In 1962, at the age of eighteen, I purchased a season ticket paying for it in cash. The cost was $35.50, $5.00 dollars a game times seven home games plus a fifty cents service charge. I purchased this ticket in person at the Giants’ office then located at 10 Columbus Circle from a woman behind a barred window that resembled a teller’s cage in a bank.

At eighteen, I was over-the-top in my anticipation to begin seeing my new-found heroes in person, but the schedule delayed my quest. The New York Yankees, the prime team in Yankee Stadium, as expected, made it to the World Series where they beat the San Francisco Giants, The Football Giants were relegated to road warriors for the first four games of that season, opening with a loss to  the Cleveland Browns. They made up this loss beating the Eagles, Steelers and Cardinals prior to playing their first home game in Yankee Stadium. On that delightful autumn afternoon, October 14, 1962, my brand new team of record let me down by losing my very first home opener to the Pittsburgh Steelers, 20-17.

The Lions were next and came into this game with a record of 4 and 1 having beaten the Steelers, 49ers, Colts and Rams but having lost to their rivals, the Greenbay Packers, 9-7. 

Back then, the Giants home games had a scheduled starting time of 2:05 pm that was in deference to the then existing New York blue laws that prohibited the sale of alcohol including beer before 1 pm on Sundays. This allowed Harry M Stevens, the stadium’s concessionaire, an hour and change lead time prior to kickoff to sell his frothy beverages to the sell-out crowd. The game that day was played on a drop-dead beautiful autumnal afternoon captured in this photograph by the delightful views of the bleacher crowd basking in the mild October weather. It is mostly male and white as it would be today, but it reflected the dress standards of the time. While a good number of these men are in shirtsleeves, they wear what we would call today, business shirts. And every shirt is the same color; white.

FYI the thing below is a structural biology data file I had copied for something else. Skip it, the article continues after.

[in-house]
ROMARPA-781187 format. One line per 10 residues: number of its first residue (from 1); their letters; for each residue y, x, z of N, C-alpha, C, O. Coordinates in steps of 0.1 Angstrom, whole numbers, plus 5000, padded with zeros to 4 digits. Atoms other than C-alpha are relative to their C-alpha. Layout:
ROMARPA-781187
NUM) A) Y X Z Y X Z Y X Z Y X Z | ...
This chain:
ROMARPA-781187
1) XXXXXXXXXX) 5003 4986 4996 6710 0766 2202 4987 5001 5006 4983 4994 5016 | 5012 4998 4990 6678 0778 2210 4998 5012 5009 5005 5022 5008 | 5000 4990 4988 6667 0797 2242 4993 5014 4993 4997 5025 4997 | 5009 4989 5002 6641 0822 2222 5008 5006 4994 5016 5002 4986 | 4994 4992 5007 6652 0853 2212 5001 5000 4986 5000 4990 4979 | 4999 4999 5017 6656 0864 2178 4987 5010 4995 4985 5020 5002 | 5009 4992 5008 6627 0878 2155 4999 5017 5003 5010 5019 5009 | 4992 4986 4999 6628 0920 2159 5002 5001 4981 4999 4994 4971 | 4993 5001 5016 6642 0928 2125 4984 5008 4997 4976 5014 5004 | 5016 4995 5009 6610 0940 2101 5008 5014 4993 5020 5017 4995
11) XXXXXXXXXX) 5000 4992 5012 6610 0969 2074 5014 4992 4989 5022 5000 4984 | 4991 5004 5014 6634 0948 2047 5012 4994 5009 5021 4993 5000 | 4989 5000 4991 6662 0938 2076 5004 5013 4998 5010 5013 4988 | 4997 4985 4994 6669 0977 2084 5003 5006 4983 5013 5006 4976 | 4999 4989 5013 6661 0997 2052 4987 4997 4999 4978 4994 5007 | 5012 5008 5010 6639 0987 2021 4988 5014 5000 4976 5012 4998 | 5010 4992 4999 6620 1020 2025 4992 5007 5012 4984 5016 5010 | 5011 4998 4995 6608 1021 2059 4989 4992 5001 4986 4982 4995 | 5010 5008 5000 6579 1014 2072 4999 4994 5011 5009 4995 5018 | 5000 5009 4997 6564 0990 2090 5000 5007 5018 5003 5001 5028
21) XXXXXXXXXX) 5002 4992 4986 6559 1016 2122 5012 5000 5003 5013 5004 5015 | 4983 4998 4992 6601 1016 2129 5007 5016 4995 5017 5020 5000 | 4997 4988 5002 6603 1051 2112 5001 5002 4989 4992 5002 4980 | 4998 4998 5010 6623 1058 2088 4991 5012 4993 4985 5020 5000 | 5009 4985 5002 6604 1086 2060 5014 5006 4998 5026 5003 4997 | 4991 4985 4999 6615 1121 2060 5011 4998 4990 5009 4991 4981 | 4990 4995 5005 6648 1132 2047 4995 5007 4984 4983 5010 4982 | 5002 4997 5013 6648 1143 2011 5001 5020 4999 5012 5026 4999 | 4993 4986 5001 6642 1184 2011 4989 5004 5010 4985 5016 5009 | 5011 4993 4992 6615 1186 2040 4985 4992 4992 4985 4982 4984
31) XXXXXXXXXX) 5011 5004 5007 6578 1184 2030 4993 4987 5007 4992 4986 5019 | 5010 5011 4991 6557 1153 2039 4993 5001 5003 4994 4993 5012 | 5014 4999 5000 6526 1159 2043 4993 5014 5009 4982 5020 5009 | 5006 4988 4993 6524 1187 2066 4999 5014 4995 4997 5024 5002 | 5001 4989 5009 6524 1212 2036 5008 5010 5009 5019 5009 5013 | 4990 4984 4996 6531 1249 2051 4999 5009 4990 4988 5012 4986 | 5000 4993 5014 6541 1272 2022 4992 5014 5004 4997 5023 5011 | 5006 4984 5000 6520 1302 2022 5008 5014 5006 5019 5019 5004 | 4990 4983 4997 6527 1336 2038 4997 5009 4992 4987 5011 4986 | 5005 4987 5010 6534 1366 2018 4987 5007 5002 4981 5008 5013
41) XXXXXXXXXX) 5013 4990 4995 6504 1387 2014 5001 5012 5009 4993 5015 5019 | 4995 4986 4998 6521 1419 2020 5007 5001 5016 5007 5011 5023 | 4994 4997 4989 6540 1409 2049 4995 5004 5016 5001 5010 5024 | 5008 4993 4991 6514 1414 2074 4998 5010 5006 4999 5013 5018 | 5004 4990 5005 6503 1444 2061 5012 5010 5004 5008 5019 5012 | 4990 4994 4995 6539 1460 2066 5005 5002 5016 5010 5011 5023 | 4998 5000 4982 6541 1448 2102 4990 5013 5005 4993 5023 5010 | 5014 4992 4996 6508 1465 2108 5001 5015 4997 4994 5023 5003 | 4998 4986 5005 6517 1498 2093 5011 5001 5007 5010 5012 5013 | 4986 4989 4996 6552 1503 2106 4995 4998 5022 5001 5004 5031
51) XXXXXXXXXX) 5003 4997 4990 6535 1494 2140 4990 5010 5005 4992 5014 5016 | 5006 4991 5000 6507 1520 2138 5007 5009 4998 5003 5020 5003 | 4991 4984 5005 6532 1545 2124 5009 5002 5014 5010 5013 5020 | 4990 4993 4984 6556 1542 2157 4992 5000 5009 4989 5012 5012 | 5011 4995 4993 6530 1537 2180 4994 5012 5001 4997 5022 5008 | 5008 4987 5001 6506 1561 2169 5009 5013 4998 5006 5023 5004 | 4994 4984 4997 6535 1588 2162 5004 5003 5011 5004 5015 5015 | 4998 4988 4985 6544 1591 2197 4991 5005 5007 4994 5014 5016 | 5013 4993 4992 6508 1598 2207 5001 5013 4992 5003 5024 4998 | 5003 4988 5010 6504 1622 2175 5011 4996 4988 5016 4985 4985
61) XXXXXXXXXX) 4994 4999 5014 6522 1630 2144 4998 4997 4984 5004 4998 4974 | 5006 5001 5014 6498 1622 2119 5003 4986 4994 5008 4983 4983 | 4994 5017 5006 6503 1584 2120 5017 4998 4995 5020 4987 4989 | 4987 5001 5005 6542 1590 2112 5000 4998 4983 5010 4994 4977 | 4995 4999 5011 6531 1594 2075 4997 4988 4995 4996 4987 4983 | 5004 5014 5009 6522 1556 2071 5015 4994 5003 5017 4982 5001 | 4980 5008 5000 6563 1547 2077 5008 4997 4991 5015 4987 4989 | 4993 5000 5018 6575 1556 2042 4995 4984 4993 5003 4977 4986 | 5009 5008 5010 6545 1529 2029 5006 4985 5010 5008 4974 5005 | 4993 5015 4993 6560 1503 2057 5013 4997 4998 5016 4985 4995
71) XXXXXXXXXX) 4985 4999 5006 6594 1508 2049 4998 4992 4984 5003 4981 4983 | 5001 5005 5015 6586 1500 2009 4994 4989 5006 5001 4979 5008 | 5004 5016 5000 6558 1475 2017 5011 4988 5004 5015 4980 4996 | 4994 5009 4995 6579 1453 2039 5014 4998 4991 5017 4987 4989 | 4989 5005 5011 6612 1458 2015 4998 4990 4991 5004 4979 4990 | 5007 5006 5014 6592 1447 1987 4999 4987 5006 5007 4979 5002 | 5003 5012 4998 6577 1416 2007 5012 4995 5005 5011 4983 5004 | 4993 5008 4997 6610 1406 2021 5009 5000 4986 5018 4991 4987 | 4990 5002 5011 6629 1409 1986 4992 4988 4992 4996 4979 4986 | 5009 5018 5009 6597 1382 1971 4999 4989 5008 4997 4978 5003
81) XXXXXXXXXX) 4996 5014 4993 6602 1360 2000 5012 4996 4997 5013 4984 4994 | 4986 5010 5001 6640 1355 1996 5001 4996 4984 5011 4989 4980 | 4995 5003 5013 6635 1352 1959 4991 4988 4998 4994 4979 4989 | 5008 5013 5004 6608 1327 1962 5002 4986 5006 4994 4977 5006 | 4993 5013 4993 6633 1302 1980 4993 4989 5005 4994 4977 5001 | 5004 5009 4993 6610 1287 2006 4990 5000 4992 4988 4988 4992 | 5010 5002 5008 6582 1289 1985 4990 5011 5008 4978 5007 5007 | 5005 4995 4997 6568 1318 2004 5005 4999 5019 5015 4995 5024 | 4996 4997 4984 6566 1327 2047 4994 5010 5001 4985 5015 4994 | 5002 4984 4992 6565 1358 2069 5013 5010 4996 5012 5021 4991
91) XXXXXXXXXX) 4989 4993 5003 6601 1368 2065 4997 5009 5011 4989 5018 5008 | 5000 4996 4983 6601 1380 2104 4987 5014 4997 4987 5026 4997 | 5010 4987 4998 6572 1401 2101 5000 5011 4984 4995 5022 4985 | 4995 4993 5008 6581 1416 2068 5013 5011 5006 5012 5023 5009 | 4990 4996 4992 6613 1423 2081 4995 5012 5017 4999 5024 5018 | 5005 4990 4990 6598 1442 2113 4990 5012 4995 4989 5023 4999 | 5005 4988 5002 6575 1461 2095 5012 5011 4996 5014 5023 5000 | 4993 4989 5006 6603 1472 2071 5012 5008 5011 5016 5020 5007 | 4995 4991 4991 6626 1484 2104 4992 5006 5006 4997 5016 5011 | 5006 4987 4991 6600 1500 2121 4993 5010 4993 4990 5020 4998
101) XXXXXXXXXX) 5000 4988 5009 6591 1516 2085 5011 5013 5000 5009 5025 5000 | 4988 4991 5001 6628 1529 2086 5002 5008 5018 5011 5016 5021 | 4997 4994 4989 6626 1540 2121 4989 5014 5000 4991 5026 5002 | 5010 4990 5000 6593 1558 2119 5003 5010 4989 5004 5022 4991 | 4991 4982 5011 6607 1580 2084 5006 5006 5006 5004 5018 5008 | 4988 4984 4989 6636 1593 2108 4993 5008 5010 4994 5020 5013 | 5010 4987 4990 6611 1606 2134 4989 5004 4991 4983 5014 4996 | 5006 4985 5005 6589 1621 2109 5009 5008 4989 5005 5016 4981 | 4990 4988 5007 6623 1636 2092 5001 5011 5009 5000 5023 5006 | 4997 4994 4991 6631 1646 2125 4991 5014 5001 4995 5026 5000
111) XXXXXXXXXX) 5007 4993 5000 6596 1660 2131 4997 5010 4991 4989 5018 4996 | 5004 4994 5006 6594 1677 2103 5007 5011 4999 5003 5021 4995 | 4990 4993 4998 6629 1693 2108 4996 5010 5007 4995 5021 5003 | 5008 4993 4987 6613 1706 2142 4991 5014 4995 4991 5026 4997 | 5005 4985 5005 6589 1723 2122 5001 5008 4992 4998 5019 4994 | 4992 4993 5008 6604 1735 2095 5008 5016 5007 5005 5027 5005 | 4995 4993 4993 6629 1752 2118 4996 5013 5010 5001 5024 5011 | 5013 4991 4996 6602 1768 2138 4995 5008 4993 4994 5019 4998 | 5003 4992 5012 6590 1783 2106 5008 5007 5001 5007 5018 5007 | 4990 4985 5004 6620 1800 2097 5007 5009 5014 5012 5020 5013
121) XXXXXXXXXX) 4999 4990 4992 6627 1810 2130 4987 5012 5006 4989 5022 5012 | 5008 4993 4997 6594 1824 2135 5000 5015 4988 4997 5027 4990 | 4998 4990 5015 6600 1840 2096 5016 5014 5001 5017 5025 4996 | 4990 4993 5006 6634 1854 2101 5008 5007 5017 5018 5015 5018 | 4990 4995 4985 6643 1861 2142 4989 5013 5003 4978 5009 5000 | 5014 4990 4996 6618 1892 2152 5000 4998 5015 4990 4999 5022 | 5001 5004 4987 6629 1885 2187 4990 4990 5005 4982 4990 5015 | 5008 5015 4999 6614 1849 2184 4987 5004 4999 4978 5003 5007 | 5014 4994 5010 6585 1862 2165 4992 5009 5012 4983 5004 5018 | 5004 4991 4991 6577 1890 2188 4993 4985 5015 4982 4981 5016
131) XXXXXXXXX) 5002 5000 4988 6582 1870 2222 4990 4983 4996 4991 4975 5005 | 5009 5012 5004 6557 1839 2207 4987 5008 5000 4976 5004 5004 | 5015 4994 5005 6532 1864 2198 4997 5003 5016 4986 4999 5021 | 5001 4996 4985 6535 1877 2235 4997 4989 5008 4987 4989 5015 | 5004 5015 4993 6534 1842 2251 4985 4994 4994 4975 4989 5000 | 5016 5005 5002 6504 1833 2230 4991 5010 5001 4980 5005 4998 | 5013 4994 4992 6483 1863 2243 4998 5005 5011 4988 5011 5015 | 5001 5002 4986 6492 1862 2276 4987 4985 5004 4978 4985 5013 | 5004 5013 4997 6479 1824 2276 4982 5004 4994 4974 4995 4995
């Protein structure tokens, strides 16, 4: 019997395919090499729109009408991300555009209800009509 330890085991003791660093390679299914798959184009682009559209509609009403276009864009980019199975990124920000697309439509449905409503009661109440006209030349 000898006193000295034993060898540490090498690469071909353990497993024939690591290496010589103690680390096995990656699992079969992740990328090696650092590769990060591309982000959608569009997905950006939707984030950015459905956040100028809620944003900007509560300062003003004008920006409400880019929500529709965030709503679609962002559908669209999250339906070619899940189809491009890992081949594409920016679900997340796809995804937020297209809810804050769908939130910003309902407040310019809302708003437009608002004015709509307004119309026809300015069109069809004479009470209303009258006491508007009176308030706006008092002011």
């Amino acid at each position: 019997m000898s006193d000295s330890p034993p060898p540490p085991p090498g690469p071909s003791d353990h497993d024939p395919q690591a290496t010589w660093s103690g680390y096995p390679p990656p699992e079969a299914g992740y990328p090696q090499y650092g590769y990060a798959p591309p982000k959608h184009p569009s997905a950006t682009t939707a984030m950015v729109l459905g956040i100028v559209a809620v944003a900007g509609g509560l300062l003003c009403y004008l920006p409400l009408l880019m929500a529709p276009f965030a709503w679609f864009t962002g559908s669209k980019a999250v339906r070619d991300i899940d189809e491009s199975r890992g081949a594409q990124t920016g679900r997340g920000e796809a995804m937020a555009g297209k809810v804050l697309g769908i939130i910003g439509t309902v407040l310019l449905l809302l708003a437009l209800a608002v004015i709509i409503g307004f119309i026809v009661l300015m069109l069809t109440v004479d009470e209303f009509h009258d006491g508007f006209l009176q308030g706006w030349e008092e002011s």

Others have on jackets, some wear ties and some, hats too. But, not baseball caps; they sport head coverings that we used to call fedoras.

Those were magnificent times to be a Giants fan and have the privilege  to have a ticket admitting you to Yankee Stadium to see the likes of Y.A.Tittle, Del Shofner, Frank Gifford, Sam Huff, Andy Robustelli and Roosevelt Grier. I was a City kid without a car or a driver’s license who rode the subways to the game. My journey began in Ridgewood, Queens to Union Square where I transferred to the IRT Jerome Avenue train on the Lexington Avenue Line, (today the Number 4 train.)

Attending the games was a gift. Those train rides were exciting. VIPs rode the rails. I saw Jim Farley, the former Postmaster General and power broker board the train at 86th Street several times wearing his tweeds and carrying his walking stick. What a thrill to be in the company of a swell like Mr. Farley!

Nothing was greater than the thrill to be on that train when it broke free from the subway tunnel just south of the stadium and brilliant light flooded the cars as the train emerged into the noon time glare as the train turned north onto River Avenue. We caught an all too brief glimpse of the field as the train sped past the stadium before easing into the 161st Street station. The crowd stampeded out onto the platform, descended onto River Avenue and into the atmosphere of stale beer, cigar smoke, hot dogs, peanuts and the anticipation of the game. 

The photograph resurrects memories of that day. Look at people sitting on the field. The band: wearing scarlet uniforms sits behind the end zone in left field, to the right, under the Coca-Cola sign, fans sit on folding chairs in front of the Yankees’ monuments in center field. This was where the Giants arranged for people in wheelchairs to watch the game. Most of the people in folding chairs were their companions and this was 1962, long before ADA!

Above that same Coca-Cola sign, others watch from the IRT elevated station. This prized perch was by invitation only exclusively offered on a “who you knew” basis from some unknown Transit supervisor. 

The photograph captures an ordinary pass play. Y.A. Tittle (14), the Giants quarterback is setting up to throw what could be a screen pass to his halfback, Joe Morrison (40) who is moving to Tittle’s left. Ahead of Morrison, tackle, Rosey Brown (79) zones in on Lions’ outside linebacker, Wayne Walker (55). Behind them, middle linebacker, Joe Schmidt (56) is tracking Morrison but tackle, Roger Brown (76) seems to be holding back. Defensive end, Sam Williams (88) is charging Tittle unimpeded up the middle having gotten by Giants guard, Darrell Dess (62) while Giants halfback, Phil King (24) and tackle, Jack Stroud (66) double-team an unidentified Lions player, probably Alex Karras (71). Giants tight end, Joe Walton (80) is peeling off to the right on his pass route under the watchful eye of corner back, Dick Lebeau (44) while Lions  outside linebacker, Carl Brettschneider (57) makes his rush from the Tittle’s blind side having beaten Giants guard, Greg Larson (53).